On January 18th, 2012, the Kyoto Prefectural Police’s cyber police division announced an arrest for suspects charged with violating the Cybercrime Law in Japan. The violation allegedly involves the creation and use of one-clickware in one-click billing fraud schemes. Initial reports say that 6 people were arrested and that damages amount to approximately JPY12,000,000 (around US$148,800).
The one-click billing fraud scheme tricks victims into registering and paying for a certain service after being falsely led to a specific website. We reported about a similar attack recently in the Malware Blog.
According to the announcement, the suspected cybercriminals set malicious programs which they promoted to users. Upon visiting certain websites, including sites with adult content, users who click on the ‘play’ button to display a movie end up executing a file instead.
There are 118 confirmed sites related to the one-click billing fraud. We cannot give any more details than what the Kyoto Prefectural Police announced, however, we collaborated with them to analyze the program used in this attack.
Problems with One-Click Billing Fraud and What the Future Holds
There seems to be no end to one-click billing fraud. Today, doing a quick search on Google using the keyword “one-clickware” leads you to more than a million pages talking about this malware. One of the reasons for its recent prevalence is that it is easy to modify files in one-clickware to avoid being detected by security software. Cybercriminals behind one-click billing fraud are able to check if security companies can detect their programs and modify these files accordingly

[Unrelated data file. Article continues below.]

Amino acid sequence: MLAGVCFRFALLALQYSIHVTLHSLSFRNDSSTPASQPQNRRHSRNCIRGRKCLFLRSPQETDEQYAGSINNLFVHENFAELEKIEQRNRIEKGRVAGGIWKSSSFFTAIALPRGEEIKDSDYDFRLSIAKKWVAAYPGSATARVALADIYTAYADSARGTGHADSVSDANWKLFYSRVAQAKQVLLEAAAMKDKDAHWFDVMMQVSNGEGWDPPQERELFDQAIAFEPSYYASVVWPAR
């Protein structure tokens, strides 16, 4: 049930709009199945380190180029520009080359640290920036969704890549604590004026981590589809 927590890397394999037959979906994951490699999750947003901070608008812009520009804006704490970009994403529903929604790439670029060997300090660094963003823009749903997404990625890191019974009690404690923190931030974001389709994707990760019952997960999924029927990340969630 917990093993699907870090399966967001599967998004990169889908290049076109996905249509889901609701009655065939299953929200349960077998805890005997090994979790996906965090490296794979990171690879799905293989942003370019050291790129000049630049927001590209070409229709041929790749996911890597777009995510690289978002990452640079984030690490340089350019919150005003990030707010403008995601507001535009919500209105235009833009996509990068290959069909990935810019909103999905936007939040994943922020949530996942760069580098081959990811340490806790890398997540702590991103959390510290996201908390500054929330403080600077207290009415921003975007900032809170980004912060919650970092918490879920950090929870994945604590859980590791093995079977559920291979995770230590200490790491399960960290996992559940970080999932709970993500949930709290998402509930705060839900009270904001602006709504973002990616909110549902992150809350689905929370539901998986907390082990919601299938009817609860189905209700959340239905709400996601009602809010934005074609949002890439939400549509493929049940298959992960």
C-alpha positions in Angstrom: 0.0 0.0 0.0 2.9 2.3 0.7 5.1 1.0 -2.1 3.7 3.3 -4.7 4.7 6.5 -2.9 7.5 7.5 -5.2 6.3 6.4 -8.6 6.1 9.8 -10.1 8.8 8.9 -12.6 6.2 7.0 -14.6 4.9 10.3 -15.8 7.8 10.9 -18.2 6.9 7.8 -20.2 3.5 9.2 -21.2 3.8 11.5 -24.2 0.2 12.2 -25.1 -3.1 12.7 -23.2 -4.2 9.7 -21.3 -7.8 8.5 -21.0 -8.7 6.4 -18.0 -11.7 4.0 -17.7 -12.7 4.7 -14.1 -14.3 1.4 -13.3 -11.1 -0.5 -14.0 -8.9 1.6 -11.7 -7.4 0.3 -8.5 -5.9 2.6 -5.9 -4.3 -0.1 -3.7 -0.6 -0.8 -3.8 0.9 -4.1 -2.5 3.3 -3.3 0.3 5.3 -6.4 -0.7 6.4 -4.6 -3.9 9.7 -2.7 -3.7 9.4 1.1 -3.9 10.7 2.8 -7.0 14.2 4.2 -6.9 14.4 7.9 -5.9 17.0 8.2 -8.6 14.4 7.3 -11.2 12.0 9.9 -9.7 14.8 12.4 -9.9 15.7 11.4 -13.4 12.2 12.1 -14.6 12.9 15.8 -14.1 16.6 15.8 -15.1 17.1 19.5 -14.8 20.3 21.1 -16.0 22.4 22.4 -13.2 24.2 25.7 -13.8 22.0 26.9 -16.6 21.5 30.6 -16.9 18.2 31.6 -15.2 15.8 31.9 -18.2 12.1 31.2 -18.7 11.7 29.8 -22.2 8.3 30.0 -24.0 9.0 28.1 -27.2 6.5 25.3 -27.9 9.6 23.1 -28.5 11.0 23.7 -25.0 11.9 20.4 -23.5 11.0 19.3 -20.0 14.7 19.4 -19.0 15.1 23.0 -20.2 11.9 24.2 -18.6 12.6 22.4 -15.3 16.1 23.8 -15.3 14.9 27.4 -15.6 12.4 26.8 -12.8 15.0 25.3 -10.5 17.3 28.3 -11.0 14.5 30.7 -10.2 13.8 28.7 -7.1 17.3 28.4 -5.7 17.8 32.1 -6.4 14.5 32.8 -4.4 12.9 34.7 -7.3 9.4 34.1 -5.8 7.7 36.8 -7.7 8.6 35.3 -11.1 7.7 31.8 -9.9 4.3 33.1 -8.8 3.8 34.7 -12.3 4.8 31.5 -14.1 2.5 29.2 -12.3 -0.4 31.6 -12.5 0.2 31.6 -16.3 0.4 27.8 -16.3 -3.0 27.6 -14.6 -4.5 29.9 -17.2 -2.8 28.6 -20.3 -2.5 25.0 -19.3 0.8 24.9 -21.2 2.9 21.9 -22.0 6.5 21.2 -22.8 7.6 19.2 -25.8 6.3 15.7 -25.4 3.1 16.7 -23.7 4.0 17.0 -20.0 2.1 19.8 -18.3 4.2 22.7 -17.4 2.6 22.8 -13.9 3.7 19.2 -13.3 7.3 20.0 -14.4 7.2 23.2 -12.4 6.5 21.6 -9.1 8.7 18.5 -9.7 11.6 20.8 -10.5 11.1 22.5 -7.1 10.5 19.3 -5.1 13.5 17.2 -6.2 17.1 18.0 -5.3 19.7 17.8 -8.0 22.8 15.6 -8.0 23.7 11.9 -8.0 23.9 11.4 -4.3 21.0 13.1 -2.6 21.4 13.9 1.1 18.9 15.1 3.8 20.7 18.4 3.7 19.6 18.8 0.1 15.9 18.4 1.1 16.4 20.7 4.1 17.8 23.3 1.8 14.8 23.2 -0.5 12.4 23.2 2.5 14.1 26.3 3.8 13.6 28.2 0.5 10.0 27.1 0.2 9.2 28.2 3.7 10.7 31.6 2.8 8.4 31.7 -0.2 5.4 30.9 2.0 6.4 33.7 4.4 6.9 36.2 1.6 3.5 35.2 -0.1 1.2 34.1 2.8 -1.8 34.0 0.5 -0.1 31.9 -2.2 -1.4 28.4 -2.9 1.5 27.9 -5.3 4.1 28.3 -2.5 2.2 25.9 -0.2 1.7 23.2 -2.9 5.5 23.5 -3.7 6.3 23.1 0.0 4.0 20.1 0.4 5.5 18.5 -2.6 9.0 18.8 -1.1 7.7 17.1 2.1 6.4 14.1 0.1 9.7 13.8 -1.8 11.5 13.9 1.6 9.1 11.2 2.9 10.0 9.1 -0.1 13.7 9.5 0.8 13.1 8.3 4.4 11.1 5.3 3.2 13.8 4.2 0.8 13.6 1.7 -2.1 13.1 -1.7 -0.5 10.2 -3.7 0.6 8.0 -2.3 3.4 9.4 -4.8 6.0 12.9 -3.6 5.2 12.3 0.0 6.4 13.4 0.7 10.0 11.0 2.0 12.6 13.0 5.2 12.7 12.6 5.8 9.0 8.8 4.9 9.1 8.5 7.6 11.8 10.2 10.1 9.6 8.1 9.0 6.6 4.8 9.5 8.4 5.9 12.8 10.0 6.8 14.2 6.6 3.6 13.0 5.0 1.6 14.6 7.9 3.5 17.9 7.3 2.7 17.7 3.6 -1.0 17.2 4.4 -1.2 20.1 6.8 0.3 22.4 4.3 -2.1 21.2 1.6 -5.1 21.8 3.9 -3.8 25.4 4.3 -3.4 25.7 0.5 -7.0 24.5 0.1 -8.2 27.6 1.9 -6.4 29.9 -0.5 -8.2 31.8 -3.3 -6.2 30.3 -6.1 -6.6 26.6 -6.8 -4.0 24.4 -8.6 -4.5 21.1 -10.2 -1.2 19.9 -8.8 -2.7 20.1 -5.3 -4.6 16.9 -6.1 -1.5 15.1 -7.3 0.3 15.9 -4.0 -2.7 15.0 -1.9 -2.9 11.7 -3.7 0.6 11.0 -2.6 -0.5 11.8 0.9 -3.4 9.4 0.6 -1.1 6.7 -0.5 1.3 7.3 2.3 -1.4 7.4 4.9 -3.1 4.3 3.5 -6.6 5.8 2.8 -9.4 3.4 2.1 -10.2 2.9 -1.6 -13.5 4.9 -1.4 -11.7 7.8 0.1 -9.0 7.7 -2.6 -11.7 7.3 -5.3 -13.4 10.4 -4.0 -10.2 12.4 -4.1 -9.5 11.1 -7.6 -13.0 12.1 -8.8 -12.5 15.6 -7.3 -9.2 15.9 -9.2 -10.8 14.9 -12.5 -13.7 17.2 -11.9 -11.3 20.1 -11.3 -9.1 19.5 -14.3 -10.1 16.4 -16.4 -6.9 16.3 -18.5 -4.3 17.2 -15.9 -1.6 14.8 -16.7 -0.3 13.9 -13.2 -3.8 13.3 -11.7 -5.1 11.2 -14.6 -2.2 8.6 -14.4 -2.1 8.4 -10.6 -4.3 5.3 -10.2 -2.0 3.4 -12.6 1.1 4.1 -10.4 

This then sets the cat-and-mouse chase between the police and cybercriminals once more. Unfortunately, it seems that the bad guys are taking the lead here. Traditional security software that rely on pattern matching technology would find it difficult to defeat this game effectively. In the same vein as targeted attacks, cybercriminals utilizing the one-click fraud are advantageous as the files are easily modified. All they need to do is change a few lines of code and then AV software won’t be able to detect it anymore.
Using the new technology such as reputation and cloud can definitely help remedy this situation. But is there any real fundamental solution to stop this endless game of cat and mouse?
Hopefully the arrest will serve as a warning for cybercriminals and make them reconsider conducting such attacks. As for the users, we think one possible solution to help stop the rampancy of one-click fraud is for people to be educated about it, so as to avoid being victimized.